I understand that that energy is required to overcome intermolecular forces holding solute particles together in the crystal, but I don't understand how this relates to lattice energies and respective solubilities in water.


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When an ionic compound dissolves in water, the water molecules surround the individual ions. Since water is very polar, when water surrounds an ion there is a decrease in overall energy. However, to pull the ions apart in the first place, there has to be an energy increase to overcome the lattice energy. If the lattice energy (cost) is larger than the energy of solvation of the ions (gain) the compound won't dissociate, and it will be insoluble.

There is a large grey area where lattice energy and solvation energy are close, and for those compounds temperature has a big influence on solubility.


You can break the process of dissolution down into sub-processes and use Hess’ law to calculate the overall process’ enthalpy. Specifically, the processes you need to consider are:

  • destruction of the lattice, loss of $\Delta_\mathrm{L}H^0$
  • solvation of the cation, gain of $\Delta_\mathrm{solv,1}H^0$
  • solvation of the anion, gain of $\Delta_\mathrm{solv,2}H^0$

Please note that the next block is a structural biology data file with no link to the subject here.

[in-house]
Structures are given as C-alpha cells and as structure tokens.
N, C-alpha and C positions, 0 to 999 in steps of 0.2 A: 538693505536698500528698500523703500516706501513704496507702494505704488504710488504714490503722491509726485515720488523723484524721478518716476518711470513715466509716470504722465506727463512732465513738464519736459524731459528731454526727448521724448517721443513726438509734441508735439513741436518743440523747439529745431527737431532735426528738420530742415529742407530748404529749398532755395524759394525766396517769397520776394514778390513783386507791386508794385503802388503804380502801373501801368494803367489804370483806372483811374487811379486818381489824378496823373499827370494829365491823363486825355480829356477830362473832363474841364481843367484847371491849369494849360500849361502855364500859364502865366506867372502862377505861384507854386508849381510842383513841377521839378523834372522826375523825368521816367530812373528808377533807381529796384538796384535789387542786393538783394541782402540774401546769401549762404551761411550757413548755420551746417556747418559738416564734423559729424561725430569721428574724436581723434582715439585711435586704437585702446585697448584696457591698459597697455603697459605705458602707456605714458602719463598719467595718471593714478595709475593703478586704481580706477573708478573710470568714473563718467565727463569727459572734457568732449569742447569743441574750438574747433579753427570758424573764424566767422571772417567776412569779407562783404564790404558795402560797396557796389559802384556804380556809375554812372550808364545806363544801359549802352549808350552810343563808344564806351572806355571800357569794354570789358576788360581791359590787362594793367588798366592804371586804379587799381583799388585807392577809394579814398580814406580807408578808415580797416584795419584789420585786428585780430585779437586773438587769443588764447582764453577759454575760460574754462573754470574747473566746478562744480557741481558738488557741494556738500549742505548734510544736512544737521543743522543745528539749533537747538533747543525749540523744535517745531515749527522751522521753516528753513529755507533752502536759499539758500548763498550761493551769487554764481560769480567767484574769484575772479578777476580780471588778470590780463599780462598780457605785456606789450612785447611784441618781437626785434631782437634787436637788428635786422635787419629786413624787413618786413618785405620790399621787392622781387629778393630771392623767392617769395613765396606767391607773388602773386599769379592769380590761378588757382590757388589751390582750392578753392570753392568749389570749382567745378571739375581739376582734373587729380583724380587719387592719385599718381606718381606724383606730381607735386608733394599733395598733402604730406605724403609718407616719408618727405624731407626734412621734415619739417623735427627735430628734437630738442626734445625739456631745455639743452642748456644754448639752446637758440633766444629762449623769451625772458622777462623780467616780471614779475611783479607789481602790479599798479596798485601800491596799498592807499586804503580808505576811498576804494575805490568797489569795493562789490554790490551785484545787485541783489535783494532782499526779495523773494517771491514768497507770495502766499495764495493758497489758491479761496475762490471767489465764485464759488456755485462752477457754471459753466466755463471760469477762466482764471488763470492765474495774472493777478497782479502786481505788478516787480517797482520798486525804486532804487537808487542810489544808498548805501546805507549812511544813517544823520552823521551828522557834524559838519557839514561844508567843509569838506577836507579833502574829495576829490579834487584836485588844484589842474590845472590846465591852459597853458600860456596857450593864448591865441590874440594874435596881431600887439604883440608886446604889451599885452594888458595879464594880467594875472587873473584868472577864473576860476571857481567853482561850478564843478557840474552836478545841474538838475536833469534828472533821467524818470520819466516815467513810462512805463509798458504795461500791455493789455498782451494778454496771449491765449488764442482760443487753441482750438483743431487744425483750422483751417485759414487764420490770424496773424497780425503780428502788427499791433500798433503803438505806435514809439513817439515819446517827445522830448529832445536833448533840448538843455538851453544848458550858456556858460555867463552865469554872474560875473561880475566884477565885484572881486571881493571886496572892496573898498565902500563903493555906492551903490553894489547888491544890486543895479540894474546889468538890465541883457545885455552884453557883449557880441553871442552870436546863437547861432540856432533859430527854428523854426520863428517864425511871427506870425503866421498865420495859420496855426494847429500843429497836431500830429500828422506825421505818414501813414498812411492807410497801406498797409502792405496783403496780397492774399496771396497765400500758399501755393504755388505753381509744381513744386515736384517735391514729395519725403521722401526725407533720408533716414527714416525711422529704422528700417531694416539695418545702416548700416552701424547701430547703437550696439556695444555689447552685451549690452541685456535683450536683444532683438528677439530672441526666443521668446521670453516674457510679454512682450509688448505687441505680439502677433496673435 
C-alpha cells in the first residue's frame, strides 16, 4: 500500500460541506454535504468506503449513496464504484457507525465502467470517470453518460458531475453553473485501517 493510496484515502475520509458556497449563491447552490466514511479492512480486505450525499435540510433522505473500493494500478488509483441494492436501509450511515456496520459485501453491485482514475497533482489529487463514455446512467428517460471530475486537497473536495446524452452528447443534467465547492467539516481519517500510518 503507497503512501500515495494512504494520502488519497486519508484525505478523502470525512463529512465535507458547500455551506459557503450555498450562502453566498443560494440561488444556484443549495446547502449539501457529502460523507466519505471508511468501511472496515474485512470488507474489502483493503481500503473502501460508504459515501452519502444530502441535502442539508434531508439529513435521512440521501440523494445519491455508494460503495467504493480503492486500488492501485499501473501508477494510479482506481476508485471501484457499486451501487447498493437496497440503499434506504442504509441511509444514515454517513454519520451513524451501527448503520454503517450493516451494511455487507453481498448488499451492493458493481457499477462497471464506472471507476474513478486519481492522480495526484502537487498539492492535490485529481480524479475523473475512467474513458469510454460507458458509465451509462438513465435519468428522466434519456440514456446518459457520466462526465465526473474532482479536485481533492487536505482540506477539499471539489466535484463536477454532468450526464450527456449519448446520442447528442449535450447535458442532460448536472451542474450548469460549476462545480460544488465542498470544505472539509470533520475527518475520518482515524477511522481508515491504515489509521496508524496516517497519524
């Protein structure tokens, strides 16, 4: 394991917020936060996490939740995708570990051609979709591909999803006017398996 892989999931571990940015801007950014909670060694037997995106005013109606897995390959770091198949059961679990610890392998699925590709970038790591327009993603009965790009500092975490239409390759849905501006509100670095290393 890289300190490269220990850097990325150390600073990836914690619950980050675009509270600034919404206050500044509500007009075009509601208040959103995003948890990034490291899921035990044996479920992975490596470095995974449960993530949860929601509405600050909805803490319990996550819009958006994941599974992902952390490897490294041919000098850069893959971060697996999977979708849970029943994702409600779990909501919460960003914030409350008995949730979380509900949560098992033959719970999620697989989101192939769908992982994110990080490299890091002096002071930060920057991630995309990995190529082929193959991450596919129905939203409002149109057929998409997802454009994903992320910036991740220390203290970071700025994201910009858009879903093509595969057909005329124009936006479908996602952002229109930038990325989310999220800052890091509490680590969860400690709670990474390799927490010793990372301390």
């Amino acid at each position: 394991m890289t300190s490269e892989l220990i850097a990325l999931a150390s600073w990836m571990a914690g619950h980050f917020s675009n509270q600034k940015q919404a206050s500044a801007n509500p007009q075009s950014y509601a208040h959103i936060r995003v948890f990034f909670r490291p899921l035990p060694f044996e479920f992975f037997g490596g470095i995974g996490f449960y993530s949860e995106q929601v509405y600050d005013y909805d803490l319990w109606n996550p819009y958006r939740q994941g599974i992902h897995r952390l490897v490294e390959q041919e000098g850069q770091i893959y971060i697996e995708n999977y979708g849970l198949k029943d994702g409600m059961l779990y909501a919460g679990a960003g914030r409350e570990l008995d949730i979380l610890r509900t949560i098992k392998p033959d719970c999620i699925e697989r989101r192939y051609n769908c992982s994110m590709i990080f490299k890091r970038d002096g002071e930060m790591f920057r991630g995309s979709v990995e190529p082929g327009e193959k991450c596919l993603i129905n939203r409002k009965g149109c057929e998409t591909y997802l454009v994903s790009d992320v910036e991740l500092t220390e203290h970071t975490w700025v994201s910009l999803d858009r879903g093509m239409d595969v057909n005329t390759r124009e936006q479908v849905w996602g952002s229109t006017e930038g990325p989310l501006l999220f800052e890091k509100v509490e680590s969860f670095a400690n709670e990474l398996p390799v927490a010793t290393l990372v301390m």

According to Hess’ law, the total enthalpy of dissolution $\Delta_\mathrm{D}H^0$ is thus:

$$\Delta_\mathrm{D}H^0 = \Delta_\mathrm{solv,1}H^0 + \Delta_\mathrm{solv,2}H^0 - \Delta_\mathrm{L}H^0$$

Thus, a higher lattice enthalpy will decrease the value of $\Delta_\mathrm{D}H^0$, i.e. decrease the enthalpy gained from dissolution, i.e. make dissolution ‘harder’.

There is also a kinetic effect associated: even if the overall process is favourable, it may just be a very slow reaction for the lattice to break down. This may initially be perceived as a lower solubility. However, given time (and potentially heat to increase molecular motion), you will arrive at a thermodynamic solubility which will be higher than the initially perceived one.


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